Barry Blackaby, retired Otis director of worldwide electrical codes, then spoke on job hazard assessments ( JHAs) as outlined in The Elevator Industry Field Employees’ Safety Handbook Section 18. As employee and safety training is based upon JHAs, he explained, even a one-person company needs to use JHA material. “It’s usually not stupid acts, but a lack of thought in a particular time” that causes accidents, he added. Always wearing the proper PPE, thinking before acting and instilling self-responsibility in all elevator personnel are critical in preventing accidents, he concluded.
In “Braking System and Traction Limits,” the last speaker, Richard Hollowell of Otis, gave a background on the mathematics behind the use of ropes and their design for traction in acceleration/deceleration, braking and torque put into perspective with applicable codes.
Elections by Board of Directors
NAESA International’s board of directors unanimously elected Christopher Shade NAESA president at a meeting held shortly after the symposium. NAESA said Shade has “a long and notable work history as a State of Ohio elevator inspector and inspector supervisor,” adding that he “has a vast knowledge of codes and a complete understanding of elevator and escalator systems and more.” Joining him on the Executive Committee, members of which are elected every year, are: Vice President Chris Dodds of Delaware; Secretary Stephanie Coyne of Ontario, Canada; and Treasurer Greg DeCola of New York.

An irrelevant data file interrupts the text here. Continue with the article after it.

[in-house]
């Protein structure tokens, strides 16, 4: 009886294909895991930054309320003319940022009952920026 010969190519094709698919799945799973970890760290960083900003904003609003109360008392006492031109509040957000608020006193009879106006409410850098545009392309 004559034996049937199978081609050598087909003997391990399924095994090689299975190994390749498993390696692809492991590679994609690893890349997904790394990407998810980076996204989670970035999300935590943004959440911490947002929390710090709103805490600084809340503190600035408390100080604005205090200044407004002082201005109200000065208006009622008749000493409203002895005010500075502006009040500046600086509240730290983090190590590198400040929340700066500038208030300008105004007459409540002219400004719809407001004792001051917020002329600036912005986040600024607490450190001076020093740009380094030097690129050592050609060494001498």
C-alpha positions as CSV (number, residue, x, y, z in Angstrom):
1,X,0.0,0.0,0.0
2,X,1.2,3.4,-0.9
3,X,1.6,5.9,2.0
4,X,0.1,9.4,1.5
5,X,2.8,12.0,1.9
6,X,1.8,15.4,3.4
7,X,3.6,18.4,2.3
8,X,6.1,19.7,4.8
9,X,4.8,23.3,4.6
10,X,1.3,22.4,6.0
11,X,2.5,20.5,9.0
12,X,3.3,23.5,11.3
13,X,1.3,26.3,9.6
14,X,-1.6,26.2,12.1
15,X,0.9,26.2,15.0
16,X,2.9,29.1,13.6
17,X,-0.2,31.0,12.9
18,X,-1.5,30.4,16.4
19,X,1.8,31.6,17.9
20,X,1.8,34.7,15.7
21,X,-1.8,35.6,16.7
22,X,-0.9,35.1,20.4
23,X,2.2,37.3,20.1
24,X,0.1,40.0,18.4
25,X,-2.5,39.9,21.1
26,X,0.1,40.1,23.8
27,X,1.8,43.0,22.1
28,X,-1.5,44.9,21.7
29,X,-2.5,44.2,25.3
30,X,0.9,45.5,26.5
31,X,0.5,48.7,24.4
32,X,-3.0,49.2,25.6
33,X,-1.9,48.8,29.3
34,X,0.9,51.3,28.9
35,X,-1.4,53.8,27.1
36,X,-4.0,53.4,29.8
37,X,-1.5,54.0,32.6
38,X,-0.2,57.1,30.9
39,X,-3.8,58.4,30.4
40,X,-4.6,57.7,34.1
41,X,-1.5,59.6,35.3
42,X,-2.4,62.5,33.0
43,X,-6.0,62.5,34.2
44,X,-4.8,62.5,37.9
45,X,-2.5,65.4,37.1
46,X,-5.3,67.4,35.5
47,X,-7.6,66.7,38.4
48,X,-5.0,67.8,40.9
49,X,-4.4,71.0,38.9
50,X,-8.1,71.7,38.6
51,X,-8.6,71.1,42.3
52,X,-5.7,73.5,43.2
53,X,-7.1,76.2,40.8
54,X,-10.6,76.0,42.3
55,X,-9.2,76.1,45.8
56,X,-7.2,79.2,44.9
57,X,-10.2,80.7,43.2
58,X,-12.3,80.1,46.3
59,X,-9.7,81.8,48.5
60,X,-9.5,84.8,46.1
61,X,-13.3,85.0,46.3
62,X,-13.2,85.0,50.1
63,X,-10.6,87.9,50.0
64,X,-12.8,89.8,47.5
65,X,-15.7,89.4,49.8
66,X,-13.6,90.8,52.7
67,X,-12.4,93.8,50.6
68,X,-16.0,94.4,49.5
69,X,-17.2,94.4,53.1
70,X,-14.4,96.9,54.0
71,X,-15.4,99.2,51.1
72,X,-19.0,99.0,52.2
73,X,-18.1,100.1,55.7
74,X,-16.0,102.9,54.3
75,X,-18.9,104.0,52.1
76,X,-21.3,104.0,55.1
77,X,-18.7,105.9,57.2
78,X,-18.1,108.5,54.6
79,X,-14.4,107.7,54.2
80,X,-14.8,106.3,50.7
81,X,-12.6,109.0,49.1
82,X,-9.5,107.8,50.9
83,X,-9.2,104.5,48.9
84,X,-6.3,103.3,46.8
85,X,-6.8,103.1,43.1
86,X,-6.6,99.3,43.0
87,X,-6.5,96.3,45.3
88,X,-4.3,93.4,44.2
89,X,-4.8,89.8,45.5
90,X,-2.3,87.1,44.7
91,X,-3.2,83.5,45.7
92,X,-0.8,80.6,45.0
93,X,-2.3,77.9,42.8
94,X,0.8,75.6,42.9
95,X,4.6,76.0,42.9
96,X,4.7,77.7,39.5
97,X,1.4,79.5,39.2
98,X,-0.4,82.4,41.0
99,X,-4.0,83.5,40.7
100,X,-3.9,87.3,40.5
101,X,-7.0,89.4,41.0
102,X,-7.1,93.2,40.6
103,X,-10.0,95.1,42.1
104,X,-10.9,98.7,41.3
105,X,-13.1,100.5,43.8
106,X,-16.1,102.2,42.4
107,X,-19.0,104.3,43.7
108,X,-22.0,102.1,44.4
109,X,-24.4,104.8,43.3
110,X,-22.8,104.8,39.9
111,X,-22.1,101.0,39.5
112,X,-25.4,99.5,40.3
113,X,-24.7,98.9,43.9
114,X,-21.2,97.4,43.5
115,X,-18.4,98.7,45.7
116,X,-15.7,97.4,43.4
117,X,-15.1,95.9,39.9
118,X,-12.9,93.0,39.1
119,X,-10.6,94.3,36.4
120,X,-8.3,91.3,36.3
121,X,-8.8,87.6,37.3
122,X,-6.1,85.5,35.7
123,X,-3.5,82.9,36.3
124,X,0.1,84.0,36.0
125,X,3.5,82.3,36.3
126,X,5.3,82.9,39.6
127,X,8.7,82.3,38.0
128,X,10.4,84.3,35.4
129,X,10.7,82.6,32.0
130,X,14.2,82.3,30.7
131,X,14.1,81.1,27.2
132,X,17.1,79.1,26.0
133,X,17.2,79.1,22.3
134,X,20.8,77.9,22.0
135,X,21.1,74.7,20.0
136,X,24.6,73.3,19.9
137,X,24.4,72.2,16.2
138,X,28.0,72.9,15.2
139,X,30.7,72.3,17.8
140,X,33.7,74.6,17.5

Shade was also elected to another three-year term on the board. Other board electees are Paul Zweig of Maryland (one year), Areslio “Omar” Magana of Minnesota (three years) and Levi Shaw of California (three years). Those elected to the Board of Certification are: Joe McAnulty of Delaware (three years) and Justin Flumer of Maryland (one year), with Dean McLellan of Ontario elected as chair and Coyne elected as vice chair.
As a boy, Shade hoped to be an auto mechanic. While he became proficient in this trade, his career path took a turn to amusement rides and then elevator inspecting. NAESA added:
“[Shade] enjoys life, family and people very much. Besides being the president of NAESA, [he] is also a member of the NAESA Board of Directors and Board of Certification, where he is the Test Development Task Force chair. He is the person pretty much responsible for assembling the new NAESA QEI exam on an annual basis, working with our psychometric group and our NAESA subject-matter expert item writers from all corners of North America. Let’s all welcome [Shade] as he takes over the presidency of NAESA and champions the integrity of the QEI inspector and the NAESA QEI program.”